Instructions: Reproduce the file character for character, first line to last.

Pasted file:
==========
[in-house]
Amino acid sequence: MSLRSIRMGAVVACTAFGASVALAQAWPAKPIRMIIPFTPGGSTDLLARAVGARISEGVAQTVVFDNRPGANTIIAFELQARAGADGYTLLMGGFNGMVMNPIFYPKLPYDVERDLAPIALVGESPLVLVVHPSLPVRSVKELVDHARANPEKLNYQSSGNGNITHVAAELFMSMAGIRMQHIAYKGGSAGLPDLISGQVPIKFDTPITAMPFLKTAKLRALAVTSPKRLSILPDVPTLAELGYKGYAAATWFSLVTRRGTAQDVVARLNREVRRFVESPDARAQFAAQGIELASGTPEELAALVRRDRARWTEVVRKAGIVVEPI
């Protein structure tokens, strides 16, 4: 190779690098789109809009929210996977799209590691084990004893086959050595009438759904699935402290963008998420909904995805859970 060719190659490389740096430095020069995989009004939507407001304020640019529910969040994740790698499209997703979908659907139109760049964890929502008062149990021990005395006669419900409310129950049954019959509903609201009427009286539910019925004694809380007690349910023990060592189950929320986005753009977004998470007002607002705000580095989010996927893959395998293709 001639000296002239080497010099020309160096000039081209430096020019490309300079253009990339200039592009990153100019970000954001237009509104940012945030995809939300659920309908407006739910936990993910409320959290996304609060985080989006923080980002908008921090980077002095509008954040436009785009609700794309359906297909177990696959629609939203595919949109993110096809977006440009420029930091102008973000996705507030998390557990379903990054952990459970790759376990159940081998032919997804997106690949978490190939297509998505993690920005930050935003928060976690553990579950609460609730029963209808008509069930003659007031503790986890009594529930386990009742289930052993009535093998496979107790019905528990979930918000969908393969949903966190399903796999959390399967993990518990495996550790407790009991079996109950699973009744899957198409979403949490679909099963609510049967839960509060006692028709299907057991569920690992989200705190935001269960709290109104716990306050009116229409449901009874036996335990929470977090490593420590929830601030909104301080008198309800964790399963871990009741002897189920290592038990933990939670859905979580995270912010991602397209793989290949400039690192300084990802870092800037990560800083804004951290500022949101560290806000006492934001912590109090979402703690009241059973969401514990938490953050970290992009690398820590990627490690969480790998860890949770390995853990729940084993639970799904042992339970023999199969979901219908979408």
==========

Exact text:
[in-house]
Amino acid sequence: MSLRSIRMGAVVACTAFGASVALAQAWPAKPIRMIIPFTPGGSTDLLARAVGARISEGVAQTVVFDNRPGANTIIAFELQARAGADGYTLLMGGFNGMVMNPIFYPKLPYDVERDLAPIALVGESPLVLVVHPSLPVRSVKELVDHARANPEKLNYQSSGNGNITHVAAELFMSMAGIRMQHIAYKGGSAGLPDLISGQVPIKFDTPITAMPFLKTAKLRALAVTSPKRLSILPDVPTLAELGYKGYAAATWFSLVTRRGTAQDVVARLNREVRRFVESPDARAQFAAQGIELASGTPEELAALVRRDRARWTEVVRKAGIVVEPI
């Protein structure tokens, strides 16, 4: 190779690098789109809009929210996977799209590691084990004893086959050595009438759904699935402290963008998420909904995805859970 060719190659490389740096430095020069995989009004939507407001304020640019529910969040994740790698499209997703979908659907139109760049964890929502008062149990021990005395006669419900409310129950049954019959509903609201009427009286539910019925004694809380007690349910023990060592189950929320986005753009977004998470007002607002705000580095989010996927893959395998293709 001639000296002239080497010099020309160096000039081209430096020019490309300079253009990339200039592009990153100019970000954001237009509104940012945030995809939300659920309908407006739910936990993910409320959290996304609060985080989006923080980002908008921090980077002095509008954040436009785009609700794309359906297909177990696959629609939203595919949109993110096809977006440009420029930091102008973000996705507030998390557990379903990054952990459970790759376990159940081998032919997804997106690949978490190939297509998505993690920005930050935003928060976690553990579950609460609730029963209808008509069930003659007031503790986890009594529930386990009742289930052993009535093998496979107790019905528990979930918000969908393969949903966190399903796999959390399967993990518990495996550790407790009991079996109950699973009744899957198409979403949490679909099963609510049967839960509060006692028709299907057991569920690992989200705190935001269960709290109104716990306050009116229409449901009874036996335990929470977090490593420590929830601030909104301080008198309800964790399963871990009741002897189920290592038990933990939670859905979580995270912010991602397209793989290949400039690192300084990802870092800037990560800083804004951290500022949101560290806000006492934001912590109090979402703690009241059973969401514990938490953050970290992009690398820590990627490690969480790998860890949770390995853990729940084993639970799904042992339970023999199969979901219908979408």